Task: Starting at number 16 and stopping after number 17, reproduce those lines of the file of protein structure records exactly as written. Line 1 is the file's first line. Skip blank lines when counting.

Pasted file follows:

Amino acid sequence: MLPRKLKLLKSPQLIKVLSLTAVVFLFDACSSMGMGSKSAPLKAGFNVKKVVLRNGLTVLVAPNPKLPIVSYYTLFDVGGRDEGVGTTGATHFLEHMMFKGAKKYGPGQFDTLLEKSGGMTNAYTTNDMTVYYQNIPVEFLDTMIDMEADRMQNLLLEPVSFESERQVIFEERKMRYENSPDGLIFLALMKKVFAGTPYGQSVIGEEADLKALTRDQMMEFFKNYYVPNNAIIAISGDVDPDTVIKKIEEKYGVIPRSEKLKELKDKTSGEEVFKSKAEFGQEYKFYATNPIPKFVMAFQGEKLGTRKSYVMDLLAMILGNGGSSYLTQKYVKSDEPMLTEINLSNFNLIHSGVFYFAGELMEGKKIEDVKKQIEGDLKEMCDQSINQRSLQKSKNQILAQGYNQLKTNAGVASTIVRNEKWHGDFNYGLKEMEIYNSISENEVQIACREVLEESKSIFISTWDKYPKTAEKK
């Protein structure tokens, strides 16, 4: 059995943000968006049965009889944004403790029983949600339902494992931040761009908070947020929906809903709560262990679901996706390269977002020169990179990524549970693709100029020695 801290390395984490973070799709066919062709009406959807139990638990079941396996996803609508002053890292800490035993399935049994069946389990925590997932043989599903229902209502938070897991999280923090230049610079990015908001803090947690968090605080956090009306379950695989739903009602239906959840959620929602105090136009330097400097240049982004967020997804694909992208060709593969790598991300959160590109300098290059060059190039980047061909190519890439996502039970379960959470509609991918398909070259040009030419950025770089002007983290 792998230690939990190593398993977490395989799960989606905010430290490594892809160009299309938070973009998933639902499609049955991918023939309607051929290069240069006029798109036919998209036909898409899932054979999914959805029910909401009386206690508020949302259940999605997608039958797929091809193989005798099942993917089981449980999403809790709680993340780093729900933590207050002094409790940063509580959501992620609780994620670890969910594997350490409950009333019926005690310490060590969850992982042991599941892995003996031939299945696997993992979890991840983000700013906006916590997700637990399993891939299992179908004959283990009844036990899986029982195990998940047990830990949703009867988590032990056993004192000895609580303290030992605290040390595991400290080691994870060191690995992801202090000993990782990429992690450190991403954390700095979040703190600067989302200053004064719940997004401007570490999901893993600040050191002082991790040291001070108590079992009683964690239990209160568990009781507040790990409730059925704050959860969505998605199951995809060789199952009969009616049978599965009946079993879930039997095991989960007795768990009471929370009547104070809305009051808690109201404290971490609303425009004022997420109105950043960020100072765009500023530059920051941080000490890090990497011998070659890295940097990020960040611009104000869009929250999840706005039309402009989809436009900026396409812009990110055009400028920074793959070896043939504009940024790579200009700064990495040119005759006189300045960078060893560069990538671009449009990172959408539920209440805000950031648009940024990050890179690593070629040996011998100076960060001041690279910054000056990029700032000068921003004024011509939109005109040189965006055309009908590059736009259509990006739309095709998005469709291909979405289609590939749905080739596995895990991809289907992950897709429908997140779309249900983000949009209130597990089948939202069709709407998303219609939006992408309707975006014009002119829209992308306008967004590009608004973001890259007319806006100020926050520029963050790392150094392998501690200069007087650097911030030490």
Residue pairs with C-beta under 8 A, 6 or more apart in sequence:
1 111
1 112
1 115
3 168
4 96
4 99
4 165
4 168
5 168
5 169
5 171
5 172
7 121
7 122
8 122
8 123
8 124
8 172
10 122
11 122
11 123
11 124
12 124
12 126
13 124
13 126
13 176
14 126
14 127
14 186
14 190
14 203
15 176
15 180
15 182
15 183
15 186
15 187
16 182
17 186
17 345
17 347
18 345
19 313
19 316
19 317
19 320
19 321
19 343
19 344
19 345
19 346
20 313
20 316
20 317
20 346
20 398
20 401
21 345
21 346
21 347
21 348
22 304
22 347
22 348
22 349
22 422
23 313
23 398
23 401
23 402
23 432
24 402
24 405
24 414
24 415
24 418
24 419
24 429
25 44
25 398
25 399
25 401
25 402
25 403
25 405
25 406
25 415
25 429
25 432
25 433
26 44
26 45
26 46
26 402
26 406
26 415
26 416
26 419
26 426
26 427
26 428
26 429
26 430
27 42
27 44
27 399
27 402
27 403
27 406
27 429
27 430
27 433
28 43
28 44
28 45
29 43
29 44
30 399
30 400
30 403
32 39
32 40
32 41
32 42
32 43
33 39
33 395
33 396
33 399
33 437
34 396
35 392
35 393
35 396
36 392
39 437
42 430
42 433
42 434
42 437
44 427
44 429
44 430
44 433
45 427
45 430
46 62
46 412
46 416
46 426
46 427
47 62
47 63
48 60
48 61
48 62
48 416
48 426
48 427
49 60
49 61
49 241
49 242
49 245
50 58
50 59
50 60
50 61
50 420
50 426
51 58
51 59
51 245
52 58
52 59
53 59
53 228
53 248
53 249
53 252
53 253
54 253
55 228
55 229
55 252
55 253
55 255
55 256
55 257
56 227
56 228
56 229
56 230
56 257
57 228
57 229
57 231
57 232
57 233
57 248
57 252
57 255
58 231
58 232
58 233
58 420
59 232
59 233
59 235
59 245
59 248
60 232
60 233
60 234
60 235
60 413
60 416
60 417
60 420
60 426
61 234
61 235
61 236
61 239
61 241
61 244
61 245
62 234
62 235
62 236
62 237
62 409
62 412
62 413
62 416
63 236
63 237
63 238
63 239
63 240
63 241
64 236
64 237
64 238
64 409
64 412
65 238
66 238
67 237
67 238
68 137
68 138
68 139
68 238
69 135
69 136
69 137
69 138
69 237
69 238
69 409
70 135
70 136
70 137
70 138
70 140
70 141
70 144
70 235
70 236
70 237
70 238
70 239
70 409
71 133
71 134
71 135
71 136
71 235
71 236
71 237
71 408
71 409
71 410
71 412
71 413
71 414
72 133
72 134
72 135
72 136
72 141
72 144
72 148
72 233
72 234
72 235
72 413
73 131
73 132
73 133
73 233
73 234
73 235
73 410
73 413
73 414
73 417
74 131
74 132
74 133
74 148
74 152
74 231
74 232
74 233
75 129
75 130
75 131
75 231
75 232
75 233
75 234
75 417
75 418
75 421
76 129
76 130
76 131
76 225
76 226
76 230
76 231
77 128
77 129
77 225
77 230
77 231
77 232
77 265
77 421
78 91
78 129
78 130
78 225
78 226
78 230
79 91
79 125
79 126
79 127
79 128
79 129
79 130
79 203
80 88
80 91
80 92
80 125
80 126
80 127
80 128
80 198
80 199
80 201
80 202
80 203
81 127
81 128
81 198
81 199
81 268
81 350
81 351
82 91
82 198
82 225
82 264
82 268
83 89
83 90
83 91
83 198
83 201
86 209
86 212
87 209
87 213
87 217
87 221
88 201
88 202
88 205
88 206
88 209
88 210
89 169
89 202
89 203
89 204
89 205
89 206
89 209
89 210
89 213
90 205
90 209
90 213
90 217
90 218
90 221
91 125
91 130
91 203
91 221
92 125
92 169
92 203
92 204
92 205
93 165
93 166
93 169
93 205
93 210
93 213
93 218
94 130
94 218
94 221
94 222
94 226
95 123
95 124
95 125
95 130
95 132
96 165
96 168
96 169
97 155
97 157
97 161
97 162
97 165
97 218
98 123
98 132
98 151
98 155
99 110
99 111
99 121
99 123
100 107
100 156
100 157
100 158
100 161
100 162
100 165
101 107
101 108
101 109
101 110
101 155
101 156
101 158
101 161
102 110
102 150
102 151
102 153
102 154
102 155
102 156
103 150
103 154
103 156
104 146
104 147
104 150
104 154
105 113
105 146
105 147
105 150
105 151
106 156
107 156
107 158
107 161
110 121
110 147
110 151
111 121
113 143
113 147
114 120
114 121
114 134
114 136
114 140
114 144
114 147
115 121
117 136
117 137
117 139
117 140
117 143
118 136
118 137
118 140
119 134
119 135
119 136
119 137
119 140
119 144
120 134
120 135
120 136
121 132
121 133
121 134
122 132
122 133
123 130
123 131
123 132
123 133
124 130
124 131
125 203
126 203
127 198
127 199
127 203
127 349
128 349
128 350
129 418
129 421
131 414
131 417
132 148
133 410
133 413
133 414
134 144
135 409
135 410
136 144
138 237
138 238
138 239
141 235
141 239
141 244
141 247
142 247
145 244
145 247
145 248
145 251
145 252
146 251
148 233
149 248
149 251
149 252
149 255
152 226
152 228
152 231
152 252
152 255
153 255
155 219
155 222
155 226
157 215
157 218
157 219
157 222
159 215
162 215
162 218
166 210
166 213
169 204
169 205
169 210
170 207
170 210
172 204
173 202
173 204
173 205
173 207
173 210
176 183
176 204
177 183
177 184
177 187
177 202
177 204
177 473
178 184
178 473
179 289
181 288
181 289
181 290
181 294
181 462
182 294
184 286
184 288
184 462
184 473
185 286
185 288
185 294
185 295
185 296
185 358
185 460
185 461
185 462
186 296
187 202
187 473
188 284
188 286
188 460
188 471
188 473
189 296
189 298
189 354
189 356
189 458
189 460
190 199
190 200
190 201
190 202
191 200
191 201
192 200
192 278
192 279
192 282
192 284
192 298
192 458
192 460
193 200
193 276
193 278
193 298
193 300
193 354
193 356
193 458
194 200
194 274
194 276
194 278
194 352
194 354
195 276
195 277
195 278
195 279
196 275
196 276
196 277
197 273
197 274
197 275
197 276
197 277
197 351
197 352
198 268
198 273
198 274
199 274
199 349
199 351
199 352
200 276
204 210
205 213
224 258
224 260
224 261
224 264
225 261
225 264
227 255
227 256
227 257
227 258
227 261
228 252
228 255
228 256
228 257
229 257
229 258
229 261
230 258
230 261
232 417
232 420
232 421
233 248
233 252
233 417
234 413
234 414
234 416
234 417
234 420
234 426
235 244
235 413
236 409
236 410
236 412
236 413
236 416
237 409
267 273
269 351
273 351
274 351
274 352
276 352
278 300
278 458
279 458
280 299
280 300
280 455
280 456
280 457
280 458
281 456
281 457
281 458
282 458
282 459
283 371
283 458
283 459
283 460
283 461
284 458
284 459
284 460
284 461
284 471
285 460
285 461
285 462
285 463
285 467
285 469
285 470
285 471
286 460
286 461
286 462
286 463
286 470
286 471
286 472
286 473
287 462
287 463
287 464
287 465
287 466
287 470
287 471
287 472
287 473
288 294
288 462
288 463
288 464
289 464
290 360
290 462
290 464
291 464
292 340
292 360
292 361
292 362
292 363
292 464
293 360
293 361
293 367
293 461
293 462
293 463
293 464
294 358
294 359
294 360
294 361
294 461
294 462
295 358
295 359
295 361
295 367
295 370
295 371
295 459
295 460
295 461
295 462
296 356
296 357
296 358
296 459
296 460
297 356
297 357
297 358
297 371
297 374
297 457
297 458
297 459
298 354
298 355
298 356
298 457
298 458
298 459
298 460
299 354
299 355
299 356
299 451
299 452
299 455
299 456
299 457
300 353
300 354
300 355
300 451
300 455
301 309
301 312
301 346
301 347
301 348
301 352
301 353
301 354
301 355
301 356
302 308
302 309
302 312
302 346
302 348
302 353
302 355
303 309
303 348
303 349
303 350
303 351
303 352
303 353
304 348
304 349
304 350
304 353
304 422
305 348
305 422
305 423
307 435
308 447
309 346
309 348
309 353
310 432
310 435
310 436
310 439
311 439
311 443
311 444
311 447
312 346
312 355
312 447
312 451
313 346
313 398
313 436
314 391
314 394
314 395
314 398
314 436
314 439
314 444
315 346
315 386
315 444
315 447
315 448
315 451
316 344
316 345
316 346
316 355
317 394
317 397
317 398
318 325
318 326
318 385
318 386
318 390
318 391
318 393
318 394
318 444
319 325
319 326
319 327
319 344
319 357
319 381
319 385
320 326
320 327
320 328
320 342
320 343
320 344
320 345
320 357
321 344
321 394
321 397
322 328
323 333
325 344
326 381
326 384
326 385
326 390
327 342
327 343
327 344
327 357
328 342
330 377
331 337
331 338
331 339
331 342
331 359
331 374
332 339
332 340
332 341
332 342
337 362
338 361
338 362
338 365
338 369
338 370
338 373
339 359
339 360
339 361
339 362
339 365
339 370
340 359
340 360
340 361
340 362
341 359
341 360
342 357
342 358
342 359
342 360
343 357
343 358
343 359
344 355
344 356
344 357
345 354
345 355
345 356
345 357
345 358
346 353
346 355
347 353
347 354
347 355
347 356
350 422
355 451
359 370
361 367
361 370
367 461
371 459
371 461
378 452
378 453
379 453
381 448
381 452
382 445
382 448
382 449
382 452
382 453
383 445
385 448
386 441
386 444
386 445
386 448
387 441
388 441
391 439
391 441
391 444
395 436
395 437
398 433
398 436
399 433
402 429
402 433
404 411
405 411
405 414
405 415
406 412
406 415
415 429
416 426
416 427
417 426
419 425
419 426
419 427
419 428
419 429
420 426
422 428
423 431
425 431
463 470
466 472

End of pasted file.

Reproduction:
7 121
7 122